Transforming Clinical Quality
Measures for EHR Use
NQF Refines eMeasures for Use in EHRs and Meaningful Use Program
By Crystal Kallem, RHIA, CPHQ
THE MEANINGFUL USE incentive program and increasing emphasis on improving healthcare quality have highlighted the need for clinical quality measures that are EHR-compatible. To address this need and advance these efforts, the National Qual- ity Forum (NQF), under contract with the Department of Health and Human Services (HHS), worked with a number of measure development organizations to establish a process for retooling existing paper-based clinical quality measures into a format hat can be interpreted and used by electronic applications. Through this process, NQF delivered 113 electronic measure specifications, or eMeasures, to HHS in 2010. The eMeasures have the potential to:
x Reduce the burden associated with manual data collec-
x Address ambiguity in existing measure specifications
x Advance meaningful use of EHR systems
The eMeasures are represented using Health Level Seven’s
Health Quality Measure Format, a standard for representing
quality measures as an electronic document. 1
Refining the eMeasures for EHR Use
The panel included a wide range of expertise, including HIM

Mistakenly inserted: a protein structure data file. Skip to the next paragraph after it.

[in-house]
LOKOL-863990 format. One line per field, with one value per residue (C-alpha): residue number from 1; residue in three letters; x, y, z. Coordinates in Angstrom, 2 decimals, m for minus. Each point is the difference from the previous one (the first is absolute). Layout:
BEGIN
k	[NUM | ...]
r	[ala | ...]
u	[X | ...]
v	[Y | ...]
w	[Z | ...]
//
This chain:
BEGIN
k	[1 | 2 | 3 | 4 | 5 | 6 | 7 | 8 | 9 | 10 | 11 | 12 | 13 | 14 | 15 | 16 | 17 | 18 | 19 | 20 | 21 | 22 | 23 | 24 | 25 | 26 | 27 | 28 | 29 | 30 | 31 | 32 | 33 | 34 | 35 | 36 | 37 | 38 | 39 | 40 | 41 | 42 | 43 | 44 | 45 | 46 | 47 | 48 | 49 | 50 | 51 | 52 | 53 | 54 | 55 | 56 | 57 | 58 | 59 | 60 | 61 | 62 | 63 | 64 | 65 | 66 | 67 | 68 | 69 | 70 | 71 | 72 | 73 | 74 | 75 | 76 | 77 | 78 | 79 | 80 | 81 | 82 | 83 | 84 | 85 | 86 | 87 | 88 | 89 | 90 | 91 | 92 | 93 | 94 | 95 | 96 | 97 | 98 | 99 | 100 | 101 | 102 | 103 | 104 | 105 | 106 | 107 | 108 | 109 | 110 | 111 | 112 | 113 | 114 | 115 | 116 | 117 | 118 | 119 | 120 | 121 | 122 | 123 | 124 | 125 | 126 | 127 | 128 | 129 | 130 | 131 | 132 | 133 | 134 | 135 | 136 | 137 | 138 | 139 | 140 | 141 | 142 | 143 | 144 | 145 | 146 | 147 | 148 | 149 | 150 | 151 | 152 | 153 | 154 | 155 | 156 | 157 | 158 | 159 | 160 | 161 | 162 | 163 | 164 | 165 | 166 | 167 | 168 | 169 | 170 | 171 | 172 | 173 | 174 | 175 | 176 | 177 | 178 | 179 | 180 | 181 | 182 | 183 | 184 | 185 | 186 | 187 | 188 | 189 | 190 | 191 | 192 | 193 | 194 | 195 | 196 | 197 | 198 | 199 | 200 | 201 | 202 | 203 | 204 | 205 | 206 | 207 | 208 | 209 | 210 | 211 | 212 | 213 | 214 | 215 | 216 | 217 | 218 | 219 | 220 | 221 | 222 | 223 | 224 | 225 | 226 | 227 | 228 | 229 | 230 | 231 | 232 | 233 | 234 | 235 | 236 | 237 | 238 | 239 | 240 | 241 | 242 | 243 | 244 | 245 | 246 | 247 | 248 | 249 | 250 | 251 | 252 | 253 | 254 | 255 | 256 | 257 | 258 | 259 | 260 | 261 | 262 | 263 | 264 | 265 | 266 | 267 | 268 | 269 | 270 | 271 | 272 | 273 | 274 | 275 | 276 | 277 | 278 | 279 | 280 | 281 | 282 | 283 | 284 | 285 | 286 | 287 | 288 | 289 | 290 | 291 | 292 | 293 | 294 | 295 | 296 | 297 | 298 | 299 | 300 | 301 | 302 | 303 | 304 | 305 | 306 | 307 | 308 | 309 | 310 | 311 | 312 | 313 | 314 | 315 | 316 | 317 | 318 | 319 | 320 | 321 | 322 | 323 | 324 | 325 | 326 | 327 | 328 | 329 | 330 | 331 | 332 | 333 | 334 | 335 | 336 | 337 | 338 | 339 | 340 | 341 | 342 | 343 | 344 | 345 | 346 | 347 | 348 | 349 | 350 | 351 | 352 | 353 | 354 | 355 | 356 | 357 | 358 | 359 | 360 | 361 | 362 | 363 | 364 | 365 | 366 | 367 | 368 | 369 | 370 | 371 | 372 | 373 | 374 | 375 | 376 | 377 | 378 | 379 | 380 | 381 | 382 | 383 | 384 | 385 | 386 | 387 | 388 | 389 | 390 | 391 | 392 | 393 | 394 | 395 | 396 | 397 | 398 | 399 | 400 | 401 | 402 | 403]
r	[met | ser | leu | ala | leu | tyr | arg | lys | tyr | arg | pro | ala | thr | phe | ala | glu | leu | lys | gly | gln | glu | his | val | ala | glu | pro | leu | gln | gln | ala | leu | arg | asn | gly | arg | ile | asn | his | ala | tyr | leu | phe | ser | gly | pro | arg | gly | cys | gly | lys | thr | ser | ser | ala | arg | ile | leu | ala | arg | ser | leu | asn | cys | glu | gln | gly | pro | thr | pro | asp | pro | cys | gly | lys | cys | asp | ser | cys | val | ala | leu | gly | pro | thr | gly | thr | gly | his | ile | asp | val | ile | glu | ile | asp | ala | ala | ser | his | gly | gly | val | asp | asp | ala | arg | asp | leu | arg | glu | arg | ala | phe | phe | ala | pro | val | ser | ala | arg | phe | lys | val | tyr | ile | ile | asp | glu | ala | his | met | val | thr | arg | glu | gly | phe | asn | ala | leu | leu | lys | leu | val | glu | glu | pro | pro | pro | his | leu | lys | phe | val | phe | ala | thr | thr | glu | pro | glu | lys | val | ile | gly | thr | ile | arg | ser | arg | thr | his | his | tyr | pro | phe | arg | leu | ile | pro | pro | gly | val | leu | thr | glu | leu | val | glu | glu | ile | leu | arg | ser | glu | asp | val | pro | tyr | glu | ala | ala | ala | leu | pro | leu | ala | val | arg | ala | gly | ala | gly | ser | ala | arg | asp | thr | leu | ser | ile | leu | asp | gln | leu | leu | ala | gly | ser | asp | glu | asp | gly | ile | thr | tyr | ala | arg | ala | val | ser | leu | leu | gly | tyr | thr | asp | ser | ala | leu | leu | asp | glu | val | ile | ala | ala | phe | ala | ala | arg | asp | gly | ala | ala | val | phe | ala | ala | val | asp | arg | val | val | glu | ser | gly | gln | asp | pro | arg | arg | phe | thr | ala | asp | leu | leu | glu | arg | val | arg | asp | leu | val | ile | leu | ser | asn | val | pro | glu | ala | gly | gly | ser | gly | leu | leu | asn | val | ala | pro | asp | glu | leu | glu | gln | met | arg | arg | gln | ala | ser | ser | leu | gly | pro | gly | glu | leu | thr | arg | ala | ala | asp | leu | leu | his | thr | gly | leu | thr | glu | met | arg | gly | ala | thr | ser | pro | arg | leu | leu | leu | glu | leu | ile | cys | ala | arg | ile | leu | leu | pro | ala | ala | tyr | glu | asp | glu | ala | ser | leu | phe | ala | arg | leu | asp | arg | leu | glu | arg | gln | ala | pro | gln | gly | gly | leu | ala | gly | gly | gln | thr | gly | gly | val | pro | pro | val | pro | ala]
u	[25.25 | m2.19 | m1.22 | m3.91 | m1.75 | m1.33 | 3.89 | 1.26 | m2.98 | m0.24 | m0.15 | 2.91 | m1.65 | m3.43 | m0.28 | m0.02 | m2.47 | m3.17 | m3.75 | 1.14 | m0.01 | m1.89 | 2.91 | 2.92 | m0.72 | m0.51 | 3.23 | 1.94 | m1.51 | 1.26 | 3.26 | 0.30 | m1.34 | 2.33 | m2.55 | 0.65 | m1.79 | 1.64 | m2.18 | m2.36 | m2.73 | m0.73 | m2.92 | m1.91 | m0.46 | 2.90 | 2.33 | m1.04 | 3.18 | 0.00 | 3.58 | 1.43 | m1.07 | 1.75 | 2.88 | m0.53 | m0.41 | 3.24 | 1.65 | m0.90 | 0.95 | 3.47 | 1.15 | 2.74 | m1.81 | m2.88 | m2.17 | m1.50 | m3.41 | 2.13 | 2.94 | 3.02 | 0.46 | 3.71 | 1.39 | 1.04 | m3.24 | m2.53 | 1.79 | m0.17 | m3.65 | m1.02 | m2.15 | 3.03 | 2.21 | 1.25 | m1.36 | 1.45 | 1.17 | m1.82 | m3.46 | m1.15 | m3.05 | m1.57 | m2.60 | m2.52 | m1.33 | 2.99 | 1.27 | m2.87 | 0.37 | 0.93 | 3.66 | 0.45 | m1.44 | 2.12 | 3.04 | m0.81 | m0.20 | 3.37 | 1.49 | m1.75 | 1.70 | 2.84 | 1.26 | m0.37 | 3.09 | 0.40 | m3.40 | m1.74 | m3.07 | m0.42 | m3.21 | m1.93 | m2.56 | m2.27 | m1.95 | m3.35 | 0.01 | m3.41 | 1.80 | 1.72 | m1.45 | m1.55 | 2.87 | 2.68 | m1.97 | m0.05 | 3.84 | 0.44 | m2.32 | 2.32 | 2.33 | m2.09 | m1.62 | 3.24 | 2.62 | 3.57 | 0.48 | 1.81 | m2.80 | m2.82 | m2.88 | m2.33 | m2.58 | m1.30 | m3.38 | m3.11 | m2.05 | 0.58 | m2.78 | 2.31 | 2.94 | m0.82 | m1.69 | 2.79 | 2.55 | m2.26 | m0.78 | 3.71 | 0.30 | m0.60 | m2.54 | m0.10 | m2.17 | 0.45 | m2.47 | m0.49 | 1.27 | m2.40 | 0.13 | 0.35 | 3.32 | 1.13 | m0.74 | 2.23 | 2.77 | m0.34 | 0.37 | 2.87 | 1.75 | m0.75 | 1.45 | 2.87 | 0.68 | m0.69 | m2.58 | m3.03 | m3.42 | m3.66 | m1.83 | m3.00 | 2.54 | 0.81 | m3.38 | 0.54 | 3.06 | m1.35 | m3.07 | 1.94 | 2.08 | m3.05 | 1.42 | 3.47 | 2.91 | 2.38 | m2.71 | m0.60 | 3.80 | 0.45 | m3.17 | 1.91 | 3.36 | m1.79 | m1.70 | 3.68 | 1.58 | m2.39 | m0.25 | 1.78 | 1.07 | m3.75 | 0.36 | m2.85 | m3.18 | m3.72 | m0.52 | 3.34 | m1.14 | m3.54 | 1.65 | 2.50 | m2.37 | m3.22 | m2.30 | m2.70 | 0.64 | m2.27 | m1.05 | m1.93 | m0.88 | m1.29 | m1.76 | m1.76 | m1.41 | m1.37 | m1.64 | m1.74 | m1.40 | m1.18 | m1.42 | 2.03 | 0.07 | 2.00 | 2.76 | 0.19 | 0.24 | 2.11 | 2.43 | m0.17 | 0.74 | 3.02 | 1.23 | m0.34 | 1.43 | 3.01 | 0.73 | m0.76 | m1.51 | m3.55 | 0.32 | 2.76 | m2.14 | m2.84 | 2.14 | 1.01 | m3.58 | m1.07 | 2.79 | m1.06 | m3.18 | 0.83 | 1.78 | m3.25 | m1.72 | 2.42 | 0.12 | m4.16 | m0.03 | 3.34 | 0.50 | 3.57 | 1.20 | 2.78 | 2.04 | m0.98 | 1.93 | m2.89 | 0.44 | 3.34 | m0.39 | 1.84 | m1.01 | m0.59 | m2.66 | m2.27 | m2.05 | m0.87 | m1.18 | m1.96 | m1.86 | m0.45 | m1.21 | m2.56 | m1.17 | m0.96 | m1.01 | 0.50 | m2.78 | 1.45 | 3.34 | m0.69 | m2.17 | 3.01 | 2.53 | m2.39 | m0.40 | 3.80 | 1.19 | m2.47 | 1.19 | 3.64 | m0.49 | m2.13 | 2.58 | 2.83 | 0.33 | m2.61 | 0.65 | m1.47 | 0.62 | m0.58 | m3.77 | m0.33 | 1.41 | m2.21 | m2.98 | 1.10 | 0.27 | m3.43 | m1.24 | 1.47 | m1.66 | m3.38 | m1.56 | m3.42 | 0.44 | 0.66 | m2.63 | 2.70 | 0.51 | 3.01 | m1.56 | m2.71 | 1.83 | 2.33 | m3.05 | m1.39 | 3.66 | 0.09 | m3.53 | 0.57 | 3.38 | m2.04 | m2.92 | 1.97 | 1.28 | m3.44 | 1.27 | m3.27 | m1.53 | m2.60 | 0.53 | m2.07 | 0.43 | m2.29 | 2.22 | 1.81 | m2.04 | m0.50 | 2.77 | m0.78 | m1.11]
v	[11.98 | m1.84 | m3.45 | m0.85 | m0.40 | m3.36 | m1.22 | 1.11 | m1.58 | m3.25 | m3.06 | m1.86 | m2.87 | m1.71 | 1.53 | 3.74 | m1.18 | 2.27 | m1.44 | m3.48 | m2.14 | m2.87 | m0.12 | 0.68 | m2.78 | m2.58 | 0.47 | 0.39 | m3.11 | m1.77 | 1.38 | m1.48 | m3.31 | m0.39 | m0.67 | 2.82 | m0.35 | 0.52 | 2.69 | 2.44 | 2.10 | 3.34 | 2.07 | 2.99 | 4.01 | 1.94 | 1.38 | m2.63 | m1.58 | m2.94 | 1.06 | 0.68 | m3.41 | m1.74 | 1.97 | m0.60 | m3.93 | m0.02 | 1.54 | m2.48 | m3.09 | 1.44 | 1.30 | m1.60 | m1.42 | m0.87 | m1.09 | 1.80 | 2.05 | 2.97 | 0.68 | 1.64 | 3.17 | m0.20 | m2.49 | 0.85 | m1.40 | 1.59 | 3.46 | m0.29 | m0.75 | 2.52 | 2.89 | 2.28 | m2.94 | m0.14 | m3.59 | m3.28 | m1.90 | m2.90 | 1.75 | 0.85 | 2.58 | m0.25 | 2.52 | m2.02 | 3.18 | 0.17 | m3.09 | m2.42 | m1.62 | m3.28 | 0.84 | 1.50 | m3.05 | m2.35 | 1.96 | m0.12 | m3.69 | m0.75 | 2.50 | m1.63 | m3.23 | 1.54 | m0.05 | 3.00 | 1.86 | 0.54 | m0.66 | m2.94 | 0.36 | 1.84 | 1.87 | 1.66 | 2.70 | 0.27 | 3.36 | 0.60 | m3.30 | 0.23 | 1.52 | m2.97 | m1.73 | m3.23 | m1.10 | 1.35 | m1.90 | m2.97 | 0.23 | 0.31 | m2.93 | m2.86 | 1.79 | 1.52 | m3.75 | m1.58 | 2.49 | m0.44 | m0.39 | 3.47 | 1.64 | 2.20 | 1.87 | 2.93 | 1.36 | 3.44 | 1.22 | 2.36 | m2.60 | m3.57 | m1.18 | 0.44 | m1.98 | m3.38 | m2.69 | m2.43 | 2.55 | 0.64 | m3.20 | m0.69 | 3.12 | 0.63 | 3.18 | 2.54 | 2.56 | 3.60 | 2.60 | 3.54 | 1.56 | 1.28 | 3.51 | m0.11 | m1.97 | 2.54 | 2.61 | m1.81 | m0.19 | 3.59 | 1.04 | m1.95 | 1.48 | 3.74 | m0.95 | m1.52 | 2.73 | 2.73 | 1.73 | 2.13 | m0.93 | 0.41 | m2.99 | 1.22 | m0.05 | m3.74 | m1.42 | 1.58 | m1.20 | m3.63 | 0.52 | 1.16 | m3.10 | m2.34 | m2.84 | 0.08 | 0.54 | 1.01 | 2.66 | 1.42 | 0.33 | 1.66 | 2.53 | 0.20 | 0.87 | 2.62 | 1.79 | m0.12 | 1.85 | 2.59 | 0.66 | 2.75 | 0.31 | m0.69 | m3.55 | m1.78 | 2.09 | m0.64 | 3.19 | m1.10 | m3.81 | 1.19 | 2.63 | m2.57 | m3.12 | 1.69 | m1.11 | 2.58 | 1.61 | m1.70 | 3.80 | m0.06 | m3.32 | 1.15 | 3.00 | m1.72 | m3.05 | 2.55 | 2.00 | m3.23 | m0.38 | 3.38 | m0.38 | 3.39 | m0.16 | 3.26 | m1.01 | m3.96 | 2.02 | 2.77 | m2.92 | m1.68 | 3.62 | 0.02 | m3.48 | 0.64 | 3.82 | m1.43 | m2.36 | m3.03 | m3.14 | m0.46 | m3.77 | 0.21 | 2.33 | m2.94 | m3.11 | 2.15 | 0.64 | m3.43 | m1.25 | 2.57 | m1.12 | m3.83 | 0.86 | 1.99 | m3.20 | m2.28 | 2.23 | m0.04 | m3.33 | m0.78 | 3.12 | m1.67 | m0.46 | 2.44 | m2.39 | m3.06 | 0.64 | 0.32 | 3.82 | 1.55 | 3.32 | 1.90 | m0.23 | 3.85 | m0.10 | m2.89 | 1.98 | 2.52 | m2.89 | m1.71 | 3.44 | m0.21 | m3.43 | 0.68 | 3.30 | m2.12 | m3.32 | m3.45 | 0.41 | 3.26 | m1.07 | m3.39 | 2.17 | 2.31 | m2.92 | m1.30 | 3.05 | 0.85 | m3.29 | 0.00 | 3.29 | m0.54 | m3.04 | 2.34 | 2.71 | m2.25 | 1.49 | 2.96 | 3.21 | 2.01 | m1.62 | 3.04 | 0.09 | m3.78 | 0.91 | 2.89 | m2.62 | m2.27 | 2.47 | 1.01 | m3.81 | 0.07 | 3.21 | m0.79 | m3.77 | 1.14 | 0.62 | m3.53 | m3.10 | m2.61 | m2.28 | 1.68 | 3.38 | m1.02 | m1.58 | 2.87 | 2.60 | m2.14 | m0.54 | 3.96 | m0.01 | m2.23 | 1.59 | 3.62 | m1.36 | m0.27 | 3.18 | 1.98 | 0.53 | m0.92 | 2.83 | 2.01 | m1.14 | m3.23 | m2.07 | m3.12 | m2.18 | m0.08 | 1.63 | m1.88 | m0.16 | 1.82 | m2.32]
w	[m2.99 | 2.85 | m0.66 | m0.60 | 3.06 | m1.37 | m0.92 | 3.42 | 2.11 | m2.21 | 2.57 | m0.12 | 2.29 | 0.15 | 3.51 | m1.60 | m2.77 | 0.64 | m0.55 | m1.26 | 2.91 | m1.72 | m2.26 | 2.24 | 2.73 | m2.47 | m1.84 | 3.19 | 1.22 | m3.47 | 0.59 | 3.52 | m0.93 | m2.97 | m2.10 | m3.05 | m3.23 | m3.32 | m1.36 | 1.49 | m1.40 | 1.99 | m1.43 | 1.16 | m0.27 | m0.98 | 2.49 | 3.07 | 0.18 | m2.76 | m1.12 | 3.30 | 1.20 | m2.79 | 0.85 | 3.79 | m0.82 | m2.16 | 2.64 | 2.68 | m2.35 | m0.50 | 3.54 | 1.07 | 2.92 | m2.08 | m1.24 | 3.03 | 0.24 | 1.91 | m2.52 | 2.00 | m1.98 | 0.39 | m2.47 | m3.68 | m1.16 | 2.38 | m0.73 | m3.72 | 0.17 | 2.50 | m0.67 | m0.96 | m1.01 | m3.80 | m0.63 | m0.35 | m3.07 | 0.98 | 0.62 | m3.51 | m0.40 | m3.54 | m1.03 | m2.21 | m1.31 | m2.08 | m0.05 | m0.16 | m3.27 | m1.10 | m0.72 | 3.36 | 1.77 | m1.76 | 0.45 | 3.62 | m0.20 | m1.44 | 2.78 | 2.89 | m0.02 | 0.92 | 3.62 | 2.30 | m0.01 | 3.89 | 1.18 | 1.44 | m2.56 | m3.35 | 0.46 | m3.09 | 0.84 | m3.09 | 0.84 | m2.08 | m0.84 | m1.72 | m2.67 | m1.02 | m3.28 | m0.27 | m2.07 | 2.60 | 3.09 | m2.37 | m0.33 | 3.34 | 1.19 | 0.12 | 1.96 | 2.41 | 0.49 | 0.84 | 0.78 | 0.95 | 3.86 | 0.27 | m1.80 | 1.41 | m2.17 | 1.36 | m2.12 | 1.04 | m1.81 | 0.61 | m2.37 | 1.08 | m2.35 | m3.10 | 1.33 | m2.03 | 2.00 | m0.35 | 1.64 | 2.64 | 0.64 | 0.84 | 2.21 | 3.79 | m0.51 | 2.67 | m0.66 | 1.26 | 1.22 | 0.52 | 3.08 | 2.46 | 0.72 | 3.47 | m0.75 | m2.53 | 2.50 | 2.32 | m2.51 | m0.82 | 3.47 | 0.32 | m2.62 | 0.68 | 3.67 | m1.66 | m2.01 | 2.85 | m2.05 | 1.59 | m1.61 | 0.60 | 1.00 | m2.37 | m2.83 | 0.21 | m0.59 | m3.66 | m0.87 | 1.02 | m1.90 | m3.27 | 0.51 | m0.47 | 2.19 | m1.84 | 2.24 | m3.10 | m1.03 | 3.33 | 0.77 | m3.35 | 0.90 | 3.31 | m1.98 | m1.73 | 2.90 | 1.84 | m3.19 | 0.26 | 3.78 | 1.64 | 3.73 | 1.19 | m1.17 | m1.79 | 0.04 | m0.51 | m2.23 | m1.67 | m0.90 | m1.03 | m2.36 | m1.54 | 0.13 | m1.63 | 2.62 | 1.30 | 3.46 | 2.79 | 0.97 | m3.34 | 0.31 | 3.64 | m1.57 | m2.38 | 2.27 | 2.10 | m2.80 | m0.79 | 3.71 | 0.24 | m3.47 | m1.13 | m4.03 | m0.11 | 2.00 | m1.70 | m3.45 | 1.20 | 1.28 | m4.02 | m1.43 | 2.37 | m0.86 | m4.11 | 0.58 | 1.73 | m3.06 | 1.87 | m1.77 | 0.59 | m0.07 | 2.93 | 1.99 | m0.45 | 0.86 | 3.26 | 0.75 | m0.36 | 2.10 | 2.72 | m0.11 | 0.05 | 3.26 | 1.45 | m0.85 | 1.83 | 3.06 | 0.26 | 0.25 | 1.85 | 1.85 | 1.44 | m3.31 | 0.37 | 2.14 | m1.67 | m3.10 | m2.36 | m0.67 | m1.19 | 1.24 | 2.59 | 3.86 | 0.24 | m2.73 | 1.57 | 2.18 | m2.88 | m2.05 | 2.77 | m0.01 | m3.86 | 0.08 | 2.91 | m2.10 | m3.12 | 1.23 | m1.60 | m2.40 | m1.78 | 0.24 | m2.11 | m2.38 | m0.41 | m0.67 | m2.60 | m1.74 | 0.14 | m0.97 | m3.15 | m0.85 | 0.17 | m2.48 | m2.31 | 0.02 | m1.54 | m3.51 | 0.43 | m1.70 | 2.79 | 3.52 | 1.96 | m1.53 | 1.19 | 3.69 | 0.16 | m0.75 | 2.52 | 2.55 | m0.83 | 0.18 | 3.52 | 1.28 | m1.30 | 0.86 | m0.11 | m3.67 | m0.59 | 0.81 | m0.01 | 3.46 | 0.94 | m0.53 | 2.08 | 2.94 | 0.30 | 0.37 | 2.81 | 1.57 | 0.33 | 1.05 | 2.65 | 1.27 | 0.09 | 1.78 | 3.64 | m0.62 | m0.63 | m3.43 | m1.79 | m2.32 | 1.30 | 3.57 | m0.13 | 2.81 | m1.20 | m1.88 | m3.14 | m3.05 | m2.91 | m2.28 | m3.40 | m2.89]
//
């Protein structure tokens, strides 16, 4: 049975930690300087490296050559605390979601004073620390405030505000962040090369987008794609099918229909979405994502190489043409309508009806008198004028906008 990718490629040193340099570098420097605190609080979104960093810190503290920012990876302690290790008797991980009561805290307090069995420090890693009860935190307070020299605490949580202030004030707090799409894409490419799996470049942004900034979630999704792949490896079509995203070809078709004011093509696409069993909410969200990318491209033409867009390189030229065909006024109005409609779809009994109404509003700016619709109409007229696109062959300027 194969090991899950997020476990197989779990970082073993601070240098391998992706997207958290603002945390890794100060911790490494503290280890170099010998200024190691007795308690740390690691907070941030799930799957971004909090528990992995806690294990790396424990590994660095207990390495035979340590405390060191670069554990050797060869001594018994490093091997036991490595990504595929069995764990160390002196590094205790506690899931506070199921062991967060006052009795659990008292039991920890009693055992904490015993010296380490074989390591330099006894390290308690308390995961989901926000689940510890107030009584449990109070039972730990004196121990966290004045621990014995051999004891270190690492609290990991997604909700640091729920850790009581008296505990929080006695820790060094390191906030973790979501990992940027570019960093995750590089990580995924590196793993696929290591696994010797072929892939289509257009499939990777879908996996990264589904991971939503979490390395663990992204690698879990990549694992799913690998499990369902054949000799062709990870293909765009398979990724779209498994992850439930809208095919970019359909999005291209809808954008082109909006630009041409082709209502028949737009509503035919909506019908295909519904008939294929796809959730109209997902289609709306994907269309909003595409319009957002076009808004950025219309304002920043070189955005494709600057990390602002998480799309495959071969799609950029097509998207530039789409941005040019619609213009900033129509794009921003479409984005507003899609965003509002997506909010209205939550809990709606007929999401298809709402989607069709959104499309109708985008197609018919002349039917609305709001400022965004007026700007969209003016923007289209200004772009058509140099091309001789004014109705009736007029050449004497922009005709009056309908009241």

leadership. The 113 measures were divided among four review
cycles that were managed over the course of nine months.
During each cycle, the panel evaluated the eMeasures against
a set of criteria to ensure the meaning between the original measure specification and the retooled eMeasure was preserved.
Specifically, the panel addressed the following components:
x Consistency with endorsed measure logic. The panel en-
sured each measure’s logic makes sense and preserves the
original intent of the NQF-endorsed measure.
x Appropriate use of quality data model elements. The
panel ensured that the application of quality data model
data types in the eMeasure fit a given data type’s defini-
tion in the model.
x Appropriate use of accepted value sets. The panel en-
sured that the value set used in the eMeasure matches the
In addition to the panel’s evaluation, the eMeasures were
posted for public comment between February and April 2011.
During this time, AHIMA convened a group of member volunteers to review a subset of the 113 measures. The group spent a
majority of its time validating the ICD-9-CM, ICD-10-CM, and
SNOMED CT code sets associated with approximately 22 eMeasures from four disease domains, including diabetes, coronary
artery disease, ischemic vascular disease, and heart failure. 2
NQF received more than 600 comments from the public, in
addition to the comments obtained through the panel’s review.
All public and panel comments were sorted into five categories:
code lists, logic, meaning, quality data model elements, readability, and other.
A large number of the comments ( 35 percent) were related to
issues with code lists, such as use of appropriate taxonomies
and errors of omission or commission within each code list